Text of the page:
On the other hand, Pope John Paul II wrote in Ordinatio Sacerdotalis in 1994 that, as a matter of doctrine, “the Church has no authority whatsoever to confer priestly ordination on women.”

                                                                                                  © 2012 Andrew K. Bechman

Monday, September 17, 2012

Youth Ministry Roamin' Catholics

 Roamin' Catholics help Catholic Charities Sept. 15.
 Roamin' Catholics help out in the Hill District.

A mornings work for our Roamin' Catholics in Millvale!

Thanks to Jamie Dillon for the pictures!

Friday, September 14, 2012


As you realize, both choirs have begun this new 2012-2013 season at the beginning of September.
It is NEVER TOO LATE TO JOIN!  Seriously, we'd love to have you come on board for either the Contemporary Choir or the SATB (4-Part) Choir.  The Contemporary Choir rehearses generally every other Tuesday evening from 7-8:45 p.m.  The SATB (4-Part) Choir rehearses every Wednesday evening from 7-8:45 p.m.  Both choirs sing on Sunday morning, the Contemporary Choir at the 9 a.m.
Liturgy and the SATB Choir at the 11 a.m. liturgy.  The choir year lasts from the beginning of September through the first week of June.

Both groups are wonderful faith communities to become a part of.  Both groups are comprised of fun and caring people.  Generally we start accepting members from high school age through advanced
(but we're not telling) age. No audition is necessary, a real plus for those who are shy.

If you might be feeling the slightest inclination to join, or at least inquire, you can contact me after
the 5 p.m., 9 a.m. or 11 a.m. weekend Masses.  Or, you can call my office at 412-781-0186 (x17).
And finally, you can email me at patbakercdp@saintscholastica.com.

I truly hope to hear from somebody (or countless somebodies) out there in the parish!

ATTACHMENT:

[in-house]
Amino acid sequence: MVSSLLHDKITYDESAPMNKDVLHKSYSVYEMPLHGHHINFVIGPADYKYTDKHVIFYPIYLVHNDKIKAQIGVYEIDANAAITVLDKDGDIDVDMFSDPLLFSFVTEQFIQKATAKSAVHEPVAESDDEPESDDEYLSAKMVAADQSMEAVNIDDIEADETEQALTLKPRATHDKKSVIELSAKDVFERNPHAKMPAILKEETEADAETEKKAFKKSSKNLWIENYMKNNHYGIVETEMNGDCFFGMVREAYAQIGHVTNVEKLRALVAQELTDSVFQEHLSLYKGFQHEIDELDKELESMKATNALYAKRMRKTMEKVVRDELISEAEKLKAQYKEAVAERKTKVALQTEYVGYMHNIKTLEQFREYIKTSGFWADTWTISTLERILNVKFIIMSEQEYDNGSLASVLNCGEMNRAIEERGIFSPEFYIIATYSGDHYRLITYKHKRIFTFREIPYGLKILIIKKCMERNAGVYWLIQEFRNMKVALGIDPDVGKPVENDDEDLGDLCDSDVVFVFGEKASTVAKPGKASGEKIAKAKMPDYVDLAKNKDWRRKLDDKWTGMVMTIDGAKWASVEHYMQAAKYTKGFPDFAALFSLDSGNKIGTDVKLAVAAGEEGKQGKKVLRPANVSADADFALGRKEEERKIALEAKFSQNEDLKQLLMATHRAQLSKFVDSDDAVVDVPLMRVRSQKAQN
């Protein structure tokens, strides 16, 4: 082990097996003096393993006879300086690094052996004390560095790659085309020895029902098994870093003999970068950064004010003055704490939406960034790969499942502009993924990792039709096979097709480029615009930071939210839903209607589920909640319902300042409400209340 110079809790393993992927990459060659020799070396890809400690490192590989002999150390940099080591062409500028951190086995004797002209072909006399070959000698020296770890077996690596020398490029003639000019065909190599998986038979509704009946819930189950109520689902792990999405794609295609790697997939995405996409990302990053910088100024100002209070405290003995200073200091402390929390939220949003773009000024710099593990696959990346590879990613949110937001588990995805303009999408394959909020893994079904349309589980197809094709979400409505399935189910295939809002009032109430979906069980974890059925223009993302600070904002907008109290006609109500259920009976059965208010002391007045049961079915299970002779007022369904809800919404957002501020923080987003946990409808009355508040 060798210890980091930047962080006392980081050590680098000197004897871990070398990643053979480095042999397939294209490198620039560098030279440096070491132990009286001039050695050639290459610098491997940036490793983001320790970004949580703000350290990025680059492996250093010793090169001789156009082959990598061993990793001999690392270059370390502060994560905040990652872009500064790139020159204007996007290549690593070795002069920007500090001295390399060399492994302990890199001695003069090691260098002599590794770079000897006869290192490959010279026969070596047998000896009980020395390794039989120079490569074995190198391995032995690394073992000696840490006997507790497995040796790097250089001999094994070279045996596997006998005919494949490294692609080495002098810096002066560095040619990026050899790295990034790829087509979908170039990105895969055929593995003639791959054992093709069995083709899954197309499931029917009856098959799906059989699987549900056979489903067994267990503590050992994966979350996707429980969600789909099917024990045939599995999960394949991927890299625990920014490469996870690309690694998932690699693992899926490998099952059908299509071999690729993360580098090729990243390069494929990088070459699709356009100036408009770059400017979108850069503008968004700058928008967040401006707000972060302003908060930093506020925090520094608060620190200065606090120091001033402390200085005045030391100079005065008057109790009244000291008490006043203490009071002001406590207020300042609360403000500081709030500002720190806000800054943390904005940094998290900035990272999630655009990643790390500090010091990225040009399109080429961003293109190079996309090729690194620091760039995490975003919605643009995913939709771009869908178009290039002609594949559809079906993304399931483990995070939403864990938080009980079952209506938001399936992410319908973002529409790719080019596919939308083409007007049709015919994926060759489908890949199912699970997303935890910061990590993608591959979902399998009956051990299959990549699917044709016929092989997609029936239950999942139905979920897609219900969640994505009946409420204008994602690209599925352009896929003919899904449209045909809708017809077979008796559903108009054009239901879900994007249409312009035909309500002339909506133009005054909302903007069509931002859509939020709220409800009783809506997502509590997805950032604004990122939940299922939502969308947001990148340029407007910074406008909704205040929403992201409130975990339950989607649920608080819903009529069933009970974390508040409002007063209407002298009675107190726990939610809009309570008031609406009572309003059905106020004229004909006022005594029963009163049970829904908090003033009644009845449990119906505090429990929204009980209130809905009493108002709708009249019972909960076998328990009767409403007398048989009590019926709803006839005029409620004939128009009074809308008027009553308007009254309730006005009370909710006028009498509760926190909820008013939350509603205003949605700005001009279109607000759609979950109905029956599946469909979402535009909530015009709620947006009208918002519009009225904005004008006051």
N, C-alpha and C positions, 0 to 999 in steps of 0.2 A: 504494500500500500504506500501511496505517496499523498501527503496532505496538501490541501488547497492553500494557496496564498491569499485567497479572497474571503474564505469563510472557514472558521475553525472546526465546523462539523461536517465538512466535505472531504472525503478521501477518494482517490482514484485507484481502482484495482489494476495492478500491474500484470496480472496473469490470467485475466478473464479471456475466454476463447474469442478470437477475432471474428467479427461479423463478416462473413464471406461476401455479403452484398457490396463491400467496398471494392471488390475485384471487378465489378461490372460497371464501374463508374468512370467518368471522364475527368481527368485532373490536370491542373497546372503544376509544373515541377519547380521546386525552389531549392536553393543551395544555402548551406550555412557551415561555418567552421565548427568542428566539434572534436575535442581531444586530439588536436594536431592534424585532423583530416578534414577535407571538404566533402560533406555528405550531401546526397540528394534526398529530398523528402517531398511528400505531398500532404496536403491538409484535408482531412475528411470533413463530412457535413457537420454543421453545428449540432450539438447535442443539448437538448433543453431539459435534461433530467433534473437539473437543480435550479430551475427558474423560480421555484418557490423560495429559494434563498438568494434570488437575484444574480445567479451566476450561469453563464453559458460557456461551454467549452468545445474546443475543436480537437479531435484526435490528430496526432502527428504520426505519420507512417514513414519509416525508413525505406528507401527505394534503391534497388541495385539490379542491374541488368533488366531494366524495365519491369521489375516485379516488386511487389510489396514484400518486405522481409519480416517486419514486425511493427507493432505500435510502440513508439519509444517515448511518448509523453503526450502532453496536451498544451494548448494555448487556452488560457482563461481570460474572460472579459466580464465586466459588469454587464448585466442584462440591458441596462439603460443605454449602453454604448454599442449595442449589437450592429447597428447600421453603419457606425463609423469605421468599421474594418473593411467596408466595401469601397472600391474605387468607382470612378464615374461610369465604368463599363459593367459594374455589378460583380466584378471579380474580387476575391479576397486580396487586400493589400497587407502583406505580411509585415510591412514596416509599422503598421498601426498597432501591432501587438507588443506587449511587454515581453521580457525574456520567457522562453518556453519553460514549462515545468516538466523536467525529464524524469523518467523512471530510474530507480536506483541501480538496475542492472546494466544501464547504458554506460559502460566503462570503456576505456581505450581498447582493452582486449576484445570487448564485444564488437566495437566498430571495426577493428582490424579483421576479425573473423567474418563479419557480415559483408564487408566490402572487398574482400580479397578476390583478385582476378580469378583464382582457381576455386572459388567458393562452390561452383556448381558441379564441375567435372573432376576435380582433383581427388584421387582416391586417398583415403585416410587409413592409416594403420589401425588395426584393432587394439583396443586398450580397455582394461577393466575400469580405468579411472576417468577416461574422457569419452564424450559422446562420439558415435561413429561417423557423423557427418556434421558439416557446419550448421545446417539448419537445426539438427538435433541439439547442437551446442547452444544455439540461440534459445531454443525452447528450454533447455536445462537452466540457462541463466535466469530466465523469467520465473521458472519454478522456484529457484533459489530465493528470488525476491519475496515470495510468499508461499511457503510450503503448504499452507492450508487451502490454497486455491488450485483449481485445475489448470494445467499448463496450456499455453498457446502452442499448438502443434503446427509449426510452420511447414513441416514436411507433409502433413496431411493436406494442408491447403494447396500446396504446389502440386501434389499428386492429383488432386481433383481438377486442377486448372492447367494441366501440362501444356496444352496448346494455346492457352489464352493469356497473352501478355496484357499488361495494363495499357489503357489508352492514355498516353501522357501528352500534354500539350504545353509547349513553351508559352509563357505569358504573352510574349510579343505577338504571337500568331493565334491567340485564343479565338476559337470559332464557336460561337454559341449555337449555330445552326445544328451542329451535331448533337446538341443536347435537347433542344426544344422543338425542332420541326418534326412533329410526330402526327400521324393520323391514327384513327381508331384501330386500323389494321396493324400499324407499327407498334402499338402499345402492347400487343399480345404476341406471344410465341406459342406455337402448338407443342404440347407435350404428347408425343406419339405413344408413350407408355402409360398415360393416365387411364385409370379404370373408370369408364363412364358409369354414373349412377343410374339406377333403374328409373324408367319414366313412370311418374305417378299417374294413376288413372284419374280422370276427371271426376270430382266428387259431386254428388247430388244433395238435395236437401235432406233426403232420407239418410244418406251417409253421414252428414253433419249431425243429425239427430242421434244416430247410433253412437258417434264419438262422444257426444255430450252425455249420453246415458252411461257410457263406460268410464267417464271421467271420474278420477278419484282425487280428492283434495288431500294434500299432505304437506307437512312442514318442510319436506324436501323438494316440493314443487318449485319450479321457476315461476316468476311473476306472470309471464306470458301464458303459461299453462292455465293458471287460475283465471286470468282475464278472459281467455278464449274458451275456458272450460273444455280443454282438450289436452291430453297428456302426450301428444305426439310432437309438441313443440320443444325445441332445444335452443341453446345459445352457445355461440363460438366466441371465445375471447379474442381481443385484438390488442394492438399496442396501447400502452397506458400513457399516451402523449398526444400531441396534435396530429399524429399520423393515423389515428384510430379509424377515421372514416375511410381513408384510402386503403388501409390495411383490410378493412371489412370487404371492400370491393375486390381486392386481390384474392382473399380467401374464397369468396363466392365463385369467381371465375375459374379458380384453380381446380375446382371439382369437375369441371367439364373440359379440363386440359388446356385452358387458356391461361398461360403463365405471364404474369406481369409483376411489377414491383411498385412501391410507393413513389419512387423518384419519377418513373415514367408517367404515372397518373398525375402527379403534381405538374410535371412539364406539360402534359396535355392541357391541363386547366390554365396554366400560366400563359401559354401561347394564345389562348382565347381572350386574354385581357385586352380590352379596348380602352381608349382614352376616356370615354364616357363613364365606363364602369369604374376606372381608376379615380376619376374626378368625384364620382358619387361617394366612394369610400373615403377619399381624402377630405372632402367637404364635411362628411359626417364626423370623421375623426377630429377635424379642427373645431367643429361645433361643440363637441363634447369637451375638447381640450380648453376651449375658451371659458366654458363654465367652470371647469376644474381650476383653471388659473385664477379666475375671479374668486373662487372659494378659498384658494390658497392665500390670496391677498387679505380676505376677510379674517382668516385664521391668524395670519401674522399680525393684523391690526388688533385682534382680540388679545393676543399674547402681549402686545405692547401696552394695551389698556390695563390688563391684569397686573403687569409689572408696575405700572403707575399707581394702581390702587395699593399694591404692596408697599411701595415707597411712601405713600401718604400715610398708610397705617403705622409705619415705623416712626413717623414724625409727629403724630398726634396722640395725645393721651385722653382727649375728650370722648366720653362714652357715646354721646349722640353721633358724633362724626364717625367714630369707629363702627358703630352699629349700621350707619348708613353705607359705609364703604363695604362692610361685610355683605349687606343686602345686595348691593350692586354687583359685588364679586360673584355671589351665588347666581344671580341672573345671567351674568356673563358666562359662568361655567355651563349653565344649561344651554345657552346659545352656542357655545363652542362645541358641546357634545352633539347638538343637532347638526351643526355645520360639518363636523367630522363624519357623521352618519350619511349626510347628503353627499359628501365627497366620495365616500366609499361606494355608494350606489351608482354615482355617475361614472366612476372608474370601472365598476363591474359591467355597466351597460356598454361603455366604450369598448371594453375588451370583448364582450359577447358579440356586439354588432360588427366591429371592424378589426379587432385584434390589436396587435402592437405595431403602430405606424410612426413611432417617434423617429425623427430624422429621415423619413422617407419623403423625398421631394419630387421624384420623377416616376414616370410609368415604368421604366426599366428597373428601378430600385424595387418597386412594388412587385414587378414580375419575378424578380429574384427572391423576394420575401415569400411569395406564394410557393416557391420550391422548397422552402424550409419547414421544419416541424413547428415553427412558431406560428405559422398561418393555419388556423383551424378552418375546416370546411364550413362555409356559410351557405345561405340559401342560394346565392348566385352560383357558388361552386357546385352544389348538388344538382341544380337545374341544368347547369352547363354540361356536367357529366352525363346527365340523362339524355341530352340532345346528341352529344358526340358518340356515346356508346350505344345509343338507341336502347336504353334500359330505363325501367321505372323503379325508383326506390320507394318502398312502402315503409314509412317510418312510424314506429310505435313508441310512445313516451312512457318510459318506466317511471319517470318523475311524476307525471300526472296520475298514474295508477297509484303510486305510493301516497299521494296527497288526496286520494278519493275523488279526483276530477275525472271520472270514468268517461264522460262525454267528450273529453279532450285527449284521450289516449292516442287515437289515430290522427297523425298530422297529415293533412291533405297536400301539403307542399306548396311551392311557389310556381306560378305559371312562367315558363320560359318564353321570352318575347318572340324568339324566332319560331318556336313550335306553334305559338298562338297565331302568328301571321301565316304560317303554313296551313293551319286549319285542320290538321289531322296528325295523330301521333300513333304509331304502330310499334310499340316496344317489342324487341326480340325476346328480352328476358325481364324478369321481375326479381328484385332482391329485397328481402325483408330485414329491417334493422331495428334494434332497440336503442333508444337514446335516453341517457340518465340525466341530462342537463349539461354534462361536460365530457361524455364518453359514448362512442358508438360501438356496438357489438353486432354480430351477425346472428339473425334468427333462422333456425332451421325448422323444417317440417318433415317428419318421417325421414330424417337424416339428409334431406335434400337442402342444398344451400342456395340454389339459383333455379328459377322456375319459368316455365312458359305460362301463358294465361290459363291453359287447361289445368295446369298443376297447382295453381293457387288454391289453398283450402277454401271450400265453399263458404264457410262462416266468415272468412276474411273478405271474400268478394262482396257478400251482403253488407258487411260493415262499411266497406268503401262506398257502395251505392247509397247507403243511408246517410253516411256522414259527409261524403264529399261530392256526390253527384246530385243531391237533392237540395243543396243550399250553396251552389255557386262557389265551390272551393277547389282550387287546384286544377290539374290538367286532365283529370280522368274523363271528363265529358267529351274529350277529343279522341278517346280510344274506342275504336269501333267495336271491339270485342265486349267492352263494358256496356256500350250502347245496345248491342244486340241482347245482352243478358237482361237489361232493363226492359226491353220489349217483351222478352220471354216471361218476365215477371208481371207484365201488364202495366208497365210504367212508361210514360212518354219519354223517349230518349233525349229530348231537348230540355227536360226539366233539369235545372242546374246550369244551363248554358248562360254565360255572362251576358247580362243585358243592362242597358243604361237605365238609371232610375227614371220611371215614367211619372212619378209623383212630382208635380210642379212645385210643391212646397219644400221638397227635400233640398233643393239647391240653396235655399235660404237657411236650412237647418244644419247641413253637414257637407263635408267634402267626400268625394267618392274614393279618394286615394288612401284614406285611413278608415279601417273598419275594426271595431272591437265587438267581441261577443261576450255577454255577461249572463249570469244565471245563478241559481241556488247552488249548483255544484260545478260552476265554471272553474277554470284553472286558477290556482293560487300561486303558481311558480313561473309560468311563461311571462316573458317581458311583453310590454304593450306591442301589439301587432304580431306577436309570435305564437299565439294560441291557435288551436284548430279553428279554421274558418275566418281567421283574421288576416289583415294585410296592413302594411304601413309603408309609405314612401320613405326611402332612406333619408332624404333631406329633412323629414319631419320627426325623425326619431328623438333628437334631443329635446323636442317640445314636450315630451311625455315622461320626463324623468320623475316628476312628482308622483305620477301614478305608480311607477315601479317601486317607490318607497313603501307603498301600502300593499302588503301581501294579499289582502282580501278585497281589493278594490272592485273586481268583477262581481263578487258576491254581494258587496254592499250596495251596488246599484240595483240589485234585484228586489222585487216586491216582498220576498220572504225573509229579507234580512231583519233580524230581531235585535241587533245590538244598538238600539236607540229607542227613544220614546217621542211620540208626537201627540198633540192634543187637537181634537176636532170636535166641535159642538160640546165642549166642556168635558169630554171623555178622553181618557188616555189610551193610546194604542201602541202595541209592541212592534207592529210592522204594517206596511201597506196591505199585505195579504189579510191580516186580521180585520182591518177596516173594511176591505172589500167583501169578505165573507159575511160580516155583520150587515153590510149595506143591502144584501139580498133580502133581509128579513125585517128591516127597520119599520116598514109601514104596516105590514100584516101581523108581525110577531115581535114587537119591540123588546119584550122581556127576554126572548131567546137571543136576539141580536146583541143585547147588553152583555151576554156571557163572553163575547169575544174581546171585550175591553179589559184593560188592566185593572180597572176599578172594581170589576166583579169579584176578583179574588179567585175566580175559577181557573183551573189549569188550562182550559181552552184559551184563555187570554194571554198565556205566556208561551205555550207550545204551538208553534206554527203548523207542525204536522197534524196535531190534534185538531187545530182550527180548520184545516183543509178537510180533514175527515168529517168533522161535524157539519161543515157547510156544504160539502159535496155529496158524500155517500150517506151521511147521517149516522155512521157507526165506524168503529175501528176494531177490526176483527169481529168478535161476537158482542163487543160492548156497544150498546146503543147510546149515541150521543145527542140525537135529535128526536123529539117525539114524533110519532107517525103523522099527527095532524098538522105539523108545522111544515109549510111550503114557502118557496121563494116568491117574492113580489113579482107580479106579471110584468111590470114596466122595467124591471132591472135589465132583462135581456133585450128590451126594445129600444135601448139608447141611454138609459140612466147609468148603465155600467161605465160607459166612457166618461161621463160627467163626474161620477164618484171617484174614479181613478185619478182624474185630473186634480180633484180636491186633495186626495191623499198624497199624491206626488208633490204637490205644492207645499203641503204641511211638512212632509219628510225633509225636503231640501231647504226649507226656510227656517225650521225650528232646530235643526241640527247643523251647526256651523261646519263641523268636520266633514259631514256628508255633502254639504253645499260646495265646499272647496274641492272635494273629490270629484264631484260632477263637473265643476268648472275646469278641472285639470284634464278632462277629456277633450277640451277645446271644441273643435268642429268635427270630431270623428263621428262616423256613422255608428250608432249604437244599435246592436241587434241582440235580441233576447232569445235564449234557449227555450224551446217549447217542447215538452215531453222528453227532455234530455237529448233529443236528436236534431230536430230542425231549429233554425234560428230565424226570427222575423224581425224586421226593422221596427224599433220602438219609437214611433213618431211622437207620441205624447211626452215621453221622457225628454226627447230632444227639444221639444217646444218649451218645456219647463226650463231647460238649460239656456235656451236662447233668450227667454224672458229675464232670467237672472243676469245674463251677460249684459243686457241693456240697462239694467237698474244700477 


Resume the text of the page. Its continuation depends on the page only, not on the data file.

Wednesday, September 12, 2012

The End of the Year is Coming!!

It's almost that time of year again.  Remember all contributions donated thru
December 31, 2012 will be available as a deduction on your taxes.  Please contact me after January 14, 2013 for your end of the year statement.

Friday, September 7, 2012

Fr. Ken's homily--August 26, 2012

It is available for download from MediaFire here.
After downloading, you may play the file using a media player of your choice.  It is a WMA file.

Fr. Ken's Homily--12 August 2012

It is available for download from MediaFire here.
After downloading, you may play the file using a media player of your choice.  It is a WMA file.

Wonder Bread--29 July 2012

Fr. Ken's homily for July 29, 2012, the 17th Sunday in Ordinary Time, Year B.
It is available for download from MediaFire here.
After downloading, you may play the file using a media player of your choice.  It is a WMA file.

Monday, September 3, 2012

Catholic Teaching and Labor Unions

After initial suspicions in the 19th century, Pope Leo XIII wrote in support of unions in his 1891 encyclical On the Condition of Labor.  In the United States, the Church saw supporting unions as one practical way of helping the many Catholic immigrant families who had members working in industrial jobs. Pittsburgh’s Msgr. Charles Owen Rice was one of many “labor priests” of the 1930s and following decades.

As many Catholics have moved to the middle class or professional status, some of our practical commitment to labor rights seems to have waned. But the principles underlying the Church’s support of workers remain and, if anything, the need for commitment to them seems to have increased.   

Here is how Pope Benedict put it in his 2009 encyclical, Charity in Truth: “Through the combination of social and economic change, trade union organizations experience greater difficulty in carrying out their task of representing the interests of workers, partly because Governments, for reasons of economic utility, often limit the freedom or the negotiating capacity of labor unions. . . . The repeated calls issued within the Church's social doctrine, beginning with Rerum Novarum, for the promotion of workers' associations that can defend their rights must therefore be honored today even more than in the past, as a prompt and far-sighted response to the urgent need for new forms of cooperation at the international level, as well as the local level.” (no. 25)   

The words of the U.S. bishops in their 1986 letter Economic Justice for All have lost none of their urgency: “No one may deny the right to organize without attacking human dignity itself. Therefore, we firmly oppose organized efforts, such as those regrettably now seen in this country, to break existing unions and prevent workers from organizing.” (no. 104)

I have been surprised to learn that many Catholics are unaware of this teaching.  Are you?